UVify isn't the first to offer a plug-and-play entry into racing drones. The Falcore by Connex has been around for a while and, on the surface of it, offers a similar experience. Except, I've flown the Falcore, and though it's also a good introduction to racing-style drones, it's simply not as nimble or elegant as Draco. Falcore glides through the air like it's on ice; the Draco feels tight, agile and more race-ready.

You might not see too many Dracos on the starting line at race events just yet, though. Generally speaking, being able to build your own allows for a custom ride that suits your needs and style. Plus, drone racing generally hasn't yet made the switch to digital. That said, UVify is already taking podium positions, with team pilot Trevor Christianson (The Viking) bagging first in "freestyle" at the Fat Shark Frenzie in Canada. The team has also been invited to Austria for Red Bull's event this weekend.

There is one advantage with the Falcore: Its maker Connex is the same company that pretty much sells the de facto digital FPV kit for drones. Even UVify needs a Connex receiver for the Draco, which is another $250. Falcore costs $699 and comes with everything but the goggles.

And that's another thing. There are FPV video goggles out there in every price bracket, but to get the 720p HD experience I enjoyed, you'll need something with HDMI input. Fat Shark is the go-to brand, and it makes many pairs with HDMI, but the forthcoming Base HD model is made specifically for digital video. With its superior display technology, it'll cost you another $350 if you don't already have a set lying around.

I would definitely recommend that you do go with something like the Base HD for your goggles. Half of the magic with the Draco is the quality of the image. I spent an afternoon with friends flying a number of analog drones (including the Teal), and the difference in quality is considerable.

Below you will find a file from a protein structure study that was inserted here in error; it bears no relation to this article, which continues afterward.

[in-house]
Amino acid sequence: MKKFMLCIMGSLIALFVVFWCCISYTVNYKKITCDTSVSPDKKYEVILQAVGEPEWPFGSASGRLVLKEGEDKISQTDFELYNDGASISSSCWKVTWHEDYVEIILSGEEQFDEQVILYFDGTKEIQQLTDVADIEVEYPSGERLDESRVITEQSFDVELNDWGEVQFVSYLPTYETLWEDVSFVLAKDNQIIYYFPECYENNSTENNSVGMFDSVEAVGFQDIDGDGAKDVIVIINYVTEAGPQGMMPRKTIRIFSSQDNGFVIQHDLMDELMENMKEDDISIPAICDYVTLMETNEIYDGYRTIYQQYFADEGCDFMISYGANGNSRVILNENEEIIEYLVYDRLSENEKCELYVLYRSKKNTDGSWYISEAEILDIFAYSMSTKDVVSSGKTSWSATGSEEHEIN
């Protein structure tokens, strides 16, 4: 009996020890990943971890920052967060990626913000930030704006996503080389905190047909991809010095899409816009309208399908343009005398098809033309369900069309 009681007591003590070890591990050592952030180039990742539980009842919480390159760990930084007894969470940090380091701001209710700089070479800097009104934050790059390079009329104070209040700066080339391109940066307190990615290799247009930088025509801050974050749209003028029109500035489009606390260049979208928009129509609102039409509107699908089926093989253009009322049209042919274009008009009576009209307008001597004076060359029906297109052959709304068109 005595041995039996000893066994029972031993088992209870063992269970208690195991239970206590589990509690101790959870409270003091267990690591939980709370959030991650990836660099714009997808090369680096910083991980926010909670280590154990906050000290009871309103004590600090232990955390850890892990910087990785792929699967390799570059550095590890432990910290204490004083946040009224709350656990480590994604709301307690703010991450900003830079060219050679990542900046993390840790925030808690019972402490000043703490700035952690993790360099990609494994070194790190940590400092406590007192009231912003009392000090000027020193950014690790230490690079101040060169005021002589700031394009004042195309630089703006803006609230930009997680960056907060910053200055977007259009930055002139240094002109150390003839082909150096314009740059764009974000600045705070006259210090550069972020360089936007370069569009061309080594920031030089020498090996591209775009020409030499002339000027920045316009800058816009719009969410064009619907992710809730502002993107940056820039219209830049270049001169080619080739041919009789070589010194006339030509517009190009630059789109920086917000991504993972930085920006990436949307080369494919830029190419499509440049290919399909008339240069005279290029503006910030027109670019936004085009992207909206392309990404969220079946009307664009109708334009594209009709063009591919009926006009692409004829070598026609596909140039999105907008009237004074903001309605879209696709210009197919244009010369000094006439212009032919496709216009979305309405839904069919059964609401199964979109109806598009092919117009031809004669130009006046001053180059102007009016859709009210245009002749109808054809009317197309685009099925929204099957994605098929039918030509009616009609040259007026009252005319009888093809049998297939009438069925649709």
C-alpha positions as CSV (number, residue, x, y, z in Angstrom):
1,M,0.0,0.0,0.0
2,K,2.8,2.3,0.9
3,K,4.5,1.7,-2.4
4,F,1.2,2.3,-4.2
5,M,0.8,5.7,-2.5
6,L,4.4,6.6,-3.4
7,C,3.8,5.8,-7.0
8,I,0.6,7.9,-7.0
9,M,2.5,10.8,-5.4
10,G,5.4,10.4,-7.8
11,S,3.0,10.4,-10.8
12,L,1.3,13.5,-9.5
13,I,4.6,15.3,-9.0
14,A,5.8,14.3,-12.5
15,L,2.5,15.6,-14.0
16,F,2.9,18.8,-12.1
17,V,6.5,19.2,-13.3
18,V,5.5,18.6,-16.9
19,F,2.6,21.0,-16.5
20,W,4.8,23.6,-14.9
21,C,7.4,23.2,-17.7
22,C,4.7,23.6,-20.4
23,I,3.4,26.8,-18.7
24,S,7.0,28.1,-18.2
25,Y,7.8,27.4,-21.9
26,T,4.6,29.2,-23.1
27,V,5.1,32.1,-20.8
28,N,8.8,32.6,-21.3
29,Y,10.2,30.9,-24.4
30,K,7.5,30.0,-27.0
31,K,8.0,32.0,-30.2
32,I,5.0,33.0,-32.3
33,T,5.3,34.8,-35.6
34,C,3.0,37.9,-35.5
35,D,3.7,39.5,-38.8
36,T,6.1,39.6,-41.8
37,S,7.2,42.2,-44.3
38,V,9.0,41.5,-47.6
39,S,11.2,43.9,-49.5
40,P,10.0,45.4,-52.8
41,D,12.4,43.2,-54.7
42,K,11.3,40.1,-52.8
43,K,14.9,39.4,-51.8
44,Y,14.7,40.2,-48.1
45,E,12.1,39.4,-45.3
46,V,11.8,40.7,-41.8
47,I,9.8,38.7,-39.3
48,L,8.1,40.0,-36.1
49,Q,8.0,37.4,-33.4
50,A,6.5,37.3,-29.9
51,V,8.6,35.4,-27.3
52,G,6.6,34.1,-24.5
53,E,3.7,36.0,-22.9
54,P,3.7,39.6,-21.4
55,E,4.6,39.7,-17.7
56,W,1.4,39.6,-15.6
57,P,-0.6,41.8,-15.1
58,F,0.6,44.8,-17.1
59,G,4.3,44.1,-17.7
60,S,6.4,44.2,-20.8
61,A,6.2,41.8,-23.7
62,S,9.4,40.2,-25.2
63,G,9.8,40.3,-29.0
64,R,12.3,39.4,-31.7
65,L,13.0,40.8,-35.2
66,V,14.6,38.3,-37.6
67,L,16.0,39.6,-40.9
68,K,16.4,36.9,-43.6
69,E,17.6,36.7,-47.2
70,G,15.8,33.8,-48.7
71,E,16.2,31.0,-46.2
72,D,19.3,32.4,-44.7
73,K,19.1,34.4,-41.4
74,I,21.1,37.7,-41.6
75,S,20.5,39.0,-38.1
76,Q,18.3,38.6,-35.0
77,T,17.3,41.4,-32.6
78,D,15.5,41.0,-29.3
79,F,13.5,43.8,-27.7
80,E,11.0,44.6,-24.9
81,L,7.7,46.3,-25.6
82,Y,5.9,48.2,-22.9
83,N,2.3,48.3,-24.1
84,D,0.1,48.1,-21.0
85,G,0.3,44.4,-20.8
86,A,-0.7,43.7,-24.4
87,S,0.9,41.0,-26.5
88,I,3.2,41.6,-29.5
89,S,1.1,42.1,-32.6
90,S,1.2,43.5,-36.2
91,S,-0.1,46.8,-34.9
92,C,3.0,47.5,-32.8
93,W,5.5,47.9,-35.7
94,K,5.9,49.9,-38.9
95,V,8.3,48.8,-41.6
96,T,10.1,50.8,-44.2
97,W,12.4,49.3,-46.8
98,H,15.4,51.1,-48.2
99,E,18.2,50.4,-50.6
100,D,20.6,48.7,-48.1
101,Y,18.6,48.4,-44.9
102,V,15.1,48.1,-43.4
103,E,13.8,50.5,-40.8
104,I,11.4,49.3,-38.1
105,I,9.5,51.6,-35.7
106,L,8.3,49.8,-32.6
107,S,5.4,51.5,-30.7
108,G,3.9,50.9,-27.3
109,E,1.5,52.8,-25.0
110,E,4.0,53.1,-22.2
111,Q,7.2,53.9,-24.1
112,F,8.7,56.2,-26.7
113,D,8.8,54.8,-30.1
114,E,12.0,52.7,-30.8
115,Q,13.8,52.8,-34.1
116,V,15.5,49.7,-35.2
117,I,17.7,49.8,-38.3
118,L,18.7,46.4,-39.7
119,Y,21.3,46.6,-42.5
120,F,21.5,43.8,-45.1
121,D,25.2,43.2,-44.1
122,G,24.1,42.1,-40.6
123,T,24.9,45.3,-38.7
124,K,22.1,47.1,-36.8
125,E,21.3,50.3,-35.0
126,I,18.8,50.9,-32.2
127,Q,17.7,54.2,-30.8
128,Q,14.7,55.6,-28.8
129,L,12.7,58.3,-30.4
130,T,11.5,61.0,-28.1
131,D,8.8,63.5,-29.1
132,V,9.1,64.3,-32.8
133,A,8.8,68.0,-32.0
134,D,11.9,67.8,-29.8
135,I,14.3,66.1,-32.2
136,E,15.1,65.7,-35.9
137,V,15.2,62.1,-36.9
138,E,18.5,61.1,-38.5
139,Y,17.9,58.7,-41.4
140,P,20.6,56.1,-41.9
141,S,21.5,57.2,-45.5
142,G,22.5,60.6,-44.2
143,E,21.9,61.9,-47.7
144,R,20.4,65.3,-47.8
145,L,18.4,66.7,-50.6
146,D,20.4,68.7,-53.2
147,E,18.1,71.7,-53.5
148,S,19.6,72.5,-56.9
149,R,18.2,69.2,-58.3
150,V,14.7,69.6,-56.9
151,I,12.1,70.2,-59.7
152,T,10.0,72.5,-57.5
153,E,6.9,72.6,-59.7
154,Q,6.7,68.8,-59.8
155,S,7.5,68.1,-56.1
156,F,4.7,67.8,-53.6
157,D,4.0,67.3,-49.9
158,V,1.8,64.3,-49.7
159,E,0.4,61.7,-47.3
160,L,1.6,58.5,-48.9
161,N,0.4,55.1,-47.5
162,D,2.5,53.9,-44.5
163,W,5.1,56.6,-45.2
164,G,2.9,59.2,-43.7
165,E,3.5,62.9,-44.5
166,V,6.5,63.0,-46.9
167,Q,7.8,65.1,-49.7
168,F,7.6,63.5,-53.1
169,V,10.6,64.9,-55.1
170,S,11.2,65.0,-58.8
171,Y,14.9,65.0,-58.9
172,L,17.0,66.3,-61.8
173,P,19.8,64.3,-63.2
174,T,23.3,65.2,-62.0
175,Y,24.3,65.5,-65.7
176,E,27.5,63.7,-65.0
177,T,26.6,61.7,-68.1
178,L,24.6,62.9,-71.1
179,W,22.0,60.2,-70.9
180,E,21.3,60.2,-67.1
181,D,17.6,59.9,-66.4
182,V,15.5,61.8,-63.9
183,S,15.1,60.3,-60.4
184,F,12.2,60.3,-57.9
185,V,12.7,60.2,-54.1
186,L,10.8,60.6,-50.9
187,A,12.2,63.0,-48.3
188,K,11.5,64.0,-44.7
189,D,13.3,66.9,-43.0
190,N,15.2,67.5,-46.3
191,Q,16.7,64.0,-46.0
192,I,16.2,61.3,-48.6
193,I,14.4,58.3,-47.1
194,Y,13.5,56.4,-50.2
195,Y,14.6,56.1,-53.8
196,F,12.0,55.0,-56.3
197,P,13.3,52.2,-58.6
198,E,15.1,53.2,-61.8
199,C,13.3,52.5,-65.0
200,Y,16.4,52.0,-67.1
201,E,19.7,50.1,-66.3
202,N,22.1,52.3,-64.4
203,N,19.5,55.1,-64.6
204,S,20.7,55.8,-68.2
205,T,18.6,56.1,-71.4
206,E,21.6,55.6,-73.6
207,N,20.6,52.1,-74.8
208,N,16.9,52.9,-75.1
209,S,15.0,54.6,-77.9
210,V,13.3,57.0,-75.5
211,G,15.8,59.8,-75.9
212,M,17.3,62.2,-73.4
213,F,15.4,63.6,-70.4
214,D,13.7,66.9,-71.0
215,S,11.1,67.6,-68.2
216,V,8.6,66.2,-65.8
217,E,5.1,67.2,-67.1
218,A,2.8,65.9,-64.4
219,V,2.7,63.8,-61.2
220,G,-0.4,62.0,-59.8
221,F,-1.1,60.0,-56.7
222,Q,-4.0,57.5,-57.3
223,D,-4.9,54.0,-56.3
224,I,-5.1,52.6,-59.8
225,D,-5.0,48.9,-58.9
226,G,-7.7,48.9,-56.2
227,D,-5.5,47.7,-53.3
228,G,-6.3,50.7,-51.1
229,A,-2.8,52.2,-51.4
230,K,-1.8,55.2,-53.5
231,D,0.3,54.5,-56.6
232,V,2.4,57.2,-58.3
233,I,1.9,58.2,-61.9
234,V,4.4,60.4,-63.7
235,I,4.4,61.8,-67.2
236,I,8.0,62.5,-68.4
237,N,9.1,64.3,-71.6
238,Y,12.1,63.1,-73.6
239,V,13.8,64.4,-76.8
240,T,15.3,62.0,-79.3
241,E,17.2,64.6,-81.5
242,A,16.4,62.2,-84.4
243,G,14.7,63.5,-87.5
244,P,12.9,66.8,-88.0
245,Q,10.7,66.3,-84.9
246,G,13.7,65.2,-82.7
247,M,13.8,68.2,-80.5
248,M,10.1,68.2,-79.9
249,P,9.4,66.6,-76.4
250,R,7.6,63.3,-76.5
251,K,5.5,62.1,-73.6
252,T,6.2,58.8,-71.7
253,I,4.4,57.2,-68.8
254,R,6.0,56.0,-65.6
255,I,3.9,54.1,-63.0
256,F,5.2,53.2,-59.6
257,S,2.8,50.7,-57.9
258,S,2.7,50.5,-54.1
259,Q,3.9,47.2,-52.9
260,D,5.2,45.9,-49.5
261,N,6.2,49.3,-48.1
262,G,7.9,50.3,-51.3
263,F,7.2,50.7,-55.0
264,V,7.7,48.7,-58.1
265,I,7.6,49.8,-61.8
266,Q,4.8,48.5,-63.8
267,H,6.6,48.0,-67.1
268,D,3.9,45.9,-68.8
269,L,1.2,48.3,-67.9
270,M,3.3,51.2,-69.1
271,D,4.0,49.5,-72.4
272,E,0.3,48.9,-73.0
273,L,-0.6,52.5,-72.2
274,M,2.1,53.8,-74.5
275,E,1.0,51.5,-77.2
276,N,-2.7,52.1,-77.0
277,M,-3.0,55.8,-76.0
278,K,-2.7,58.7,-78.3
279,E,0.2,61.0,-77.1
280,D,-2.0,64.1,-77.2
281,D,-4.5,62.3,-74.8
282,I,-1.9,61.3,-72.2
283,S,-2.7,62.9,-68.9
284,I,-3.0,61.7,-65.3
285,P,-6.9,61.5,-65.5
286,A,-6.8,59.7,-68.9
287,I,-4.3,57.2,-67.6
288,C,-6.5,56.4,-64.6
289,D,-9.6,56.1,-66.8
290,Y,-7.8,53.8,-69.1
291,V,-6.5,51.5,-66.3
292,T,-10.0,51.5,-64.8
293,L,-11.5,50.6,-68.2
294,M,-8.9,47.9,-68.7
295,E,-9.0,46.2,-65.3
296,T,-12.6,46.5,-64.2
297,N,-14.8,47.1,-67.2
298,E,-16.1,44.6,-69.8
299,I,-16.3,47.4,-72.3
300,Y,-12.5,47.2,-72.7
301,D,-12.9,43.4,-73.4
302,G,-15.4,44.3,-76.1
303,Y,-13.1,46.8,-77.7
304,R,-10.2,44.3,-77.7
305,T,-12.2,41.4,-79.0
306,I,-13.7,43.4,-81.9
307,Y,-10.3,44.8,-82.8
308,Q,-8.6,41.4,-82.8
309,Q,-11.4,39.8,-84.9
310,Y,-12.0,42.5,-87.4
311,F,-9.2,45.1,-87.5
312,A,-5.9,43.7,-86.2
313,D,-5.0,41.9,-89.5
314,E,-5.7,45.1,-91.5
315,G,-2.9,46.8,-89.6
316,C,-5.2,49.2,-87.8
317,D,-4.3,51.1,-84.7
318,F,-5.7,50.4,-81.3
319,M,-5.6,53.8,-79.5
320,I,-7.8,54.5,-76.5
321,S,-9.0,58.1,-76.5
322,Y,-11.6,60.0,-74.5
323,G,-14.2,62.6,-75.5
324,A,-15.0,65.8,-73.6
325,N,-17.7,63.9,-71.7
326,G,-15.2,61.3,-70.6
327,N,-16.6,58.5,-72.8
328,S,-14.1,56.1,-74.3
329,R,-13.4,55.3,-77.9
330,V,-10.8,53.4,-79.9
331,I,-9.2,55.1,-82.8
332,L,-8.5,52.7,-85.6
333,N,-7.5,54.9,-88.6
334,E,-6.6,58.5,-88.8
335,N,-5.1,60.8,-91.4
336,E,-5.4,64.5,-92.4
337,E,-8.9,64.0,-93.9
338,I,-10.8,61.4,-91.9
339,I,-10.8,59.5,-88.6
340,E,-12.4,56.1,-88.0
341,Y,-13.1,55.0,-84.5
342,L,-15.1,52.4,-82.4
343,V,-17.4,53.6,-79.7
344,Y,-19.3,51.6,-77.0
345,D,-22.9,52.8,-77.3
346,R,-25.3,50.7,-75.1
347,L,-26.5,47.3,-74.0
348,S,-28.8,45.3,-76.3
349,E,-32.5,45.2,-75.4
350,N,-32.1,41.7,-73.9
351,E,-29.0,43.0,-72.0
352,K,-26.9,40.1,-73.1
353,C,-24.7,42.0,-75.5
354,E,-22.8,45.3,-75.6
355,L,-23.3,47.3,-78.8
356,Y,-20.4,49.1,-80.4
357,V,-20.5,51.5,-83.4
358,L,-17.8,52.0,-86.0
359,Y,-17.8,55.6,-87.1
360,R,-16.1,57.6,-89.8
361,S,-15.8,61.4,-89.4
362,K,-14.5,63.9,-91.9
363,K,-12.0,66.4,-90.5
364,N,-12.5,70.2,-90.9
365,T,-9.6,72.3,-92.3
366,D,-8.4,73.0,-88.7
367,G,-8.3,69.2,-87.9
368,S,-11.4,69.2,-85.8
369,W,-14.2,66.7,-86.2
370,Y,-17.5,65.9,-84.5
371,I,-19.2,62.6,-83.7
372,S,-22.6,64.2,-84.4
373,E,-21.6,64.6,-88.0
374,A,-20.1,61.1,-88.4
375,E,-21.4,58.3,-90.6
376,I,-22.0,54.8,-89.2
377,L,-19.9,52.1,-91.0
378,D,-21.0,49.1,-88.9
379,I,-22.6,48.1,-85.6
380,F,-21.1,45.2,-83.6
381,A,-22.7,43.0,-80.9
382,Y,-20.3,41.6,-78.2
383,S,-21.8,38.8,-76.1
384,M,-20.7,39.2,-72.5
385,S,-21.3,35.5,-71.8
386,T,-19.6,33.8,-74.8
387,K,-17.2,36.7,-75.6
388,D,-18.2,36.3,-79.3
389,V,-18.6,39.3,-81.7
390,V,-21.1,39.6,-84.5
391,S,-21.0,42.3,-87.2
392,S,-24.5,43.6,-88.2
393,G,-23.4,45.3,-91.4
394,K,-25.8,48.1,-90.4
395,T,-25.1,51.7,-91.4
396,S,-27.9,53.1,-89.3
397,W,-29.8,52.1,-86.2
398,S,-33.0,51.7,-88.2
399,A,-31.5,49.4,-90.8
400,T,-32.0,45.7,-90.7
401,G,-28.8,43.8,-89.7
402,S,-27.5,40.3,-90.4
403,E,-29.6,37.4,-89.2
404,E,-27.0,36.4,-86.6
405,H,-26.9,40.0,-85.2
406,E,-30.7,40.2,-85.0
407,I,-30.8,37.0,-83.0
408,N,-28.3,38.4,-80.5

With the Draco, San Francisco's sky was beamed into my eyes in the rich, bright blue it deserved, while individual blades of grass disappeared beneath the drone in glorious HD as if I were flying over a turfed treadmill. When I then switched to the Teal's analog video feed, things looked grainy and washed out.

If you want a ready-to-go racing drone with an (analog) FPV camera, you can pick up something like the Vortex 250 for about $350 -- almost half the price of the SD Draco. The Vortex batteries will also cost you around $30. The Draco's cost more than twice that at $149 a pair. That's quite a price difference, and some might argue something like the Vortex is closer to what most racing pilots use.

All in all, the Draco will cost you north of $1,300 if you want the same HD experience I had, including all the connections and the Base HD goggles. That's a chunk of change, so what's the real benefit? For one, it's truly ready-to-fly (even the Vortex can need a little wrangling to get up in the air). It's also somewhat easy to repair if a motor goes. UVify sells spare arms that you just snap in/out ($110 for two). Lastly, the digital video feed just magnifies the FPV experience, and that makes it so much more thrilling to use.

If you're already into racing drones, the Draco might be a harder sell. But if you're curious, and want minimal fuss to get up in the air, Draco makes a lot of sense -- as long as your budget allows. For my part, as a casual flyer who really just wants the thrills and spills of high-speed FPV, Draco is a high-grade solution to getting that fix, but gosh, what a fun one it is.